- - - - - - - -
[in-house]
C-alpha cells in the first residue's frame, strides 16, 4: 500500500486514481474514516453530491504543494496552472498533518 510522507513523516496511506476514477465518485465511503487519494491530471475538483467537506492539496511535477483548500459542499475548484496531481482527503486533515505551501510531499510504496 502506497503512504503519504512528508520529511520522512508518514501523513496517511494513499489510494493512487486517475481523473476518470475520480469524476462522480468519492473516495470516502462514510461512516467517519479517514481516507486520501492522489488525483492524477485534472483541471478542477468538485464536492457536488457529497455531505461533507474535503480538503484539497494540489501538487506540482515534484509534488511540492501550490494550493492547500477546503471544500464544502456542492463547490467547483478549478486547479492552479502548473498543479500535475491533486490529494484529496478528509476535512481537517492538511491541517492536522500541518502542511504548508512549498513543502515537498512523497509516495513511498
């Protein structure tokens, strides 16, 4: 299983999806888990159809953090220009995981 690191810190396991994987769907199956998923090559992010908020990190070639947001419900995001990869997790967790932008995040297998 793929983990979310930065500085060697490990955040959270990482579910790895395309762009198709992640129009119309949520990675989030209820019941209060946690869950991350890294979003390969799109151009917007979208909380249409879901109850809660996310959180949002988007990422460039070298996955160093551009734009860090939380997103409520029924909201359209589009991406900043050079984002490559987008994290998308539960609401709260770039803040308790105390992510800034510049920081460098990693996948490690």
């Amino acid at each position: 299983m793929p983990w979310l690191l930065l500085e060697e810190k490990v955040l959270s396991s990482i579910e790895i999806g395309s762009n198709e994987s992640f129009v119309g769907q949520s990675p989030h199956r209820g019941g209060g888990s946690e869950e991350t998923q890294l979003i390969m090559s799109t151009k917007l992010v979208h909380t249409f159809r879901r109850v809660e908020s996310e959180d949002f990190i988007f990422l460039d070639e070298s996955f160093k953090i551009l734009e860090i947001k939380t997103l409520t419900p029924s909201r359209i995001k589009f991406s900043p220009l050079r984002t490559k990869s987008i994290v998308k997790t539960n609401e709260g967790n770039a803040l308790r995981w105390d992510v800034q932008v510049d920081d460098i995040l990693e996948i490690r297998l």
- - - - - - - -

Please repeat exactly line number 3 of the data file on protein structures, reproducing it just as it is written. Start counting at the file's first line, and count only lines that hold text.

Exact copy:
């Protein structure tokens, strides 16, 4: 299983999806888990159809953090220009995981 690191810190396991994987769907199956998923090559992010908020990190070639947001419900995001990869997790967790932008995040297998 793929983990979310930065500085060697490990955040959270990482579910790895395309762009198709992640129009119309949520990675989030209820019941209060946690869950991350890294979003390969799109151009917007979208909380249409879901109850809660996310959180949002988007990422460039070298996955160093551009734009860090939380997103409520029924909201359209589009991406900043050079984002490559987008994290998308539960609401709260770039803040308790105390992510800034510049920081460098990693996948490690």